Neonatal alloimmune thrombocytopenia
NAIT results when fetal platelets contain an antigen inherited from the father that the mother lacks, usually human platelet antigen (HPA)-1a incompatibility. The mother develops antigens against the paternal antigen, and the antibodies cross the placenta and bind with fetal platelets.
The mother is usually asymptomatic. The clinical range of disease is dependent on onset and severity of the thrombocytopenia in the fetus, ranging from mild asymptomatic thrombocytopenia to severe thrombocytopenia. Most cases are mild, and typical presentation consists of a neonate with widespread petechiae or ecchymosis. The bleeding into the skin is typically apparent a few hours after birth, or in some cases, after circumcision or hematoma formation at injection sites. In severe cases, neonates may present with bleeding into the lungs or gastrointestinal system. Intracranial hemorrhage (ICH) may lead to death in severe cases.
Typically not suspected until after delivery of the first child of a couple, unless there is a family history of NAIT. NAIT has a high recurrence rate and typically presents with more severe manifestations in following pregnancies. Fetal ICH can be detected during ultrasound examination or prenatal screening.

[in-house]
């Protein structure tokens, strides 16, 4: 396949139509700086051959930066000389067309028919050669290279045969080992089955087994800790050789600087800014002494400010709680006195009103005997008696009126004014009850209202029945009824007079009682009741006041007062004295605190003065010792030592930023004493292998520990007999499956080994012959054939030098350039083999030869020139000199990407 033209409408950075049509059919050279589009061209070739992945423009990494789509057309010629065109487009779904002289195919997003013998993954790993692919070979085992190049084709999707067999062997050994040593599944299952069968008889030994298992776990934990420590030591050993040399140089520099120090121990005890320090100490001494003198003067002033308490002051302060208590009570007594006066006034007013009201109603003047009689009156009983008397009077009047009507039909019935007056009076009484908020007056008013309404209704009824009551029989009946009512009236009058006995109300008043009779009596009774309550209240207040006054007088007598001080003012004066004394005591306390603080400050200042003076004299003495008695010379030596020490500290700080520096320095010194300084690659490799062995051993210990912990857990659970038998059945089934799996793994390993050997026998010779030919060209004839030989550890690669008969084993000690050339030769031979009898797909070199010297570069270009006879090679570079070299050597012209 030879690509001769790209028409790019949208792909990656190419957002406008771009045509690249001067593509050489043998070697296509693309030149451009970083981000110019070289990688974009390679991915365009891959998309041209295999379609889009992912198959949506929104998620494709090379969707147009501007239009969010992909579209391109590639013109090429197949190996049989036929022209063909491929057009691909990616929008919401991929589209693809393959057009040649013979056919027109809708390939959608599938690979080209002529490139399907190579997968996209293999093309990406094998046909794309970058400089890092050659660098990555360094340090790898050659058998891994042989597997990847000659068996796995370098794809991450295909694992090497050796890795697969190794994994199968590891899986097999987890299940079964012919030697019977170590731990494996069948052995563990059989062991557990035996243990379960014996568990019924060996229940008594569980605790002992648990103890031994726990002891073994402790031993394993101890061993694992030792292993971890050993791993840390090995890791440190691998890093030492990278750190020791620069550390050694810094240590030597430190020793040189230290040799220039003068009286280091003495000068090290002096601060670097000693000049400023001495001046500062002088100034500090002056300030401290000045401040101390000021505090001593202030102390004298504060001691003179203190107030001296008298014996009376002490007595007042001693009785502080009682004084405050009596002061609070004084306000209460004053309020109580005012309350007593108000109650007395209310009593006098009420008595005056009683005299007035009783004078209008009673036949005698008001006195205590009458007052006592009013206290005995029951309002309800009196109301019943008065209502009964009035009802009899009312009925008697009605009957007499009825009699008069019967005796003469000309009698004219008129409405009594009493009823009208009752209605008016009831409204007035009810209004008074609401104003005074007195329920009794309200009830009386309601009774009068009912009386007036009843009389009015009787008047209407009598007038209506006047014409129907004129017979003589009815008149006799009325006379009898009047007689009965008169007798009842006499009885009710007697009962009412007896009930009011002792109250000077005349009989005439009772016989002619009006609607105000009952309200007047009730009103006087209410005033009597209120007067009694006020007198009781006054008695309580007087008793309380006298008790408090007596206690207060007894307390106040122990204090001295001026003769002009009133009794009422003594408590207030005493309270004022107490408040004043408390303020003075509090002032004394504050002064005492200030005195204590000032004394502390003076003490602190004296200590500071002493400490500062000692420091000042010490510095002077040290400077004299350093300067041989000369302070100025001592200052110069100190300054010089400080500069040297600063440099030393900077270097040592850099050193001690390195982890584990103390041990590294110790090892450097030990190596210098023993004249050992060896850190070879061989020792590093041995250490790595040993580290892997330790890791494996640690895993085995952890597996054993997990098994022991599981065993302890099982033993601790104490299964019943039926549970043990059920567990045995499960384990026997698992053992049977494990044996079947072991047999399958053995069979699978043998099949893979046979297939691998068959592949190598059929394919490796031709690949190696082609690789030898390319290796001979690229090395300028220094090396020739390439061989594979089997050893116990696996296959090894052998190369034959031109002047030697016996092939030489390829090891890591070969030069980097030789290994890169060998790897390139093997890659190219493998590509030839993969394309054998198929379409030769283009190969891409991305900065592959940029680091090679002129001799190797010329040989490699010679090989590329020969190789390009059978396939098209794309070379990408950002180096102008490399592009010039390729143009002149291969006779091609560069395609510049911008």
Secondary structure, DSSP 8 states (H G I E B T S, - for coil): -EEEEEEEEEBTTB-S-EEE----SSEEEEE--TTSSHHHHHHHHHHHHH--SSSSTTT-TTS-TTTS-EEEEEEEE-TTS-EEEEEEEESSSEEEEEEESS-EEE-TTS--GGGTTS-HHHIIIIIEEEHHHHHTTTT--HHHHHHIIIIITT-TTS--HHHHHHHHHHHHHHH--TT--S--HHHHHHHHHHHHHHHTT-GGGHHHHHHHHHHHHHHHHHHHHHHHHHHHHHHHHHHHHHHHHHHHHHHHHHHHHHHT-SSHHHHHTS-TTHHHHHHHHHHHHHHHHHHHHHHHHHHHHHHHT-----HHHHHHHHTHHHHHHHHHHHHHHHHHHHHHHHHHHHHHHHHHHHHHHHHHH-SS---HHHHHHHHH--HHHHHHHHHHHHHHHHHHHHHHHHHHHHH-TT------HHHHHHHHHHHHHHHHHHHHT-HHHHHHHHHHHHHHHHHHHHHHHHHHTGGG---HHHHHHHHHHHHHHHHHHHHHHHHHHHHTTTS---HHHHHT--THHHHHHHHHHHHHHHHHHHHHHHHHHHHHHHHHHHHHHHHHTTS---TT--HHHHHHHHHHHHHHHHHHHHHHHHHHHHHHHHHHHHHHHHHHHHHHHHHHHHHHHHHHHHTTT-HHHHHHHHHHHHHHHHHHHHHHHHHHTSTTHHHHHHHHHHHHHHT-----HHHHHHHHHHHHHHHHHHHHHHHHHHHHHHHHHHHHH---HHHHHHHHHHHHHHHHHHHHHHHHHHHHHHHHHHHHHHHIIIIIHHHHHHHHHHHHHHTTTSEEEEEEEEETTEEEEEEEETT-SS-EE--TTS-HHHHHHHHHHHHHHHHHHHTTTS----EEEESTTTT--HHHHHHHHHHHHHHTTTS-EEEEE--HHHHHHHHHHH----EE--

The most rapid and effective treatment in neonates with severe hemorrhage and/or thrombocytopenia is platelet transfusion to help maintain platelet counts. Antenatal management typically consists of administration of intravenous immunoglobulin / corticosteroid or intrauterine platelet transfusions. Both of these treatment methods may help prevent severe thrombocytopenia and complications.
For more information, see OMIM.
D69.59 – Other secondary thrombocytopenia
240305000 – Neonatal thrombocytopenia due to platelet alloimmunization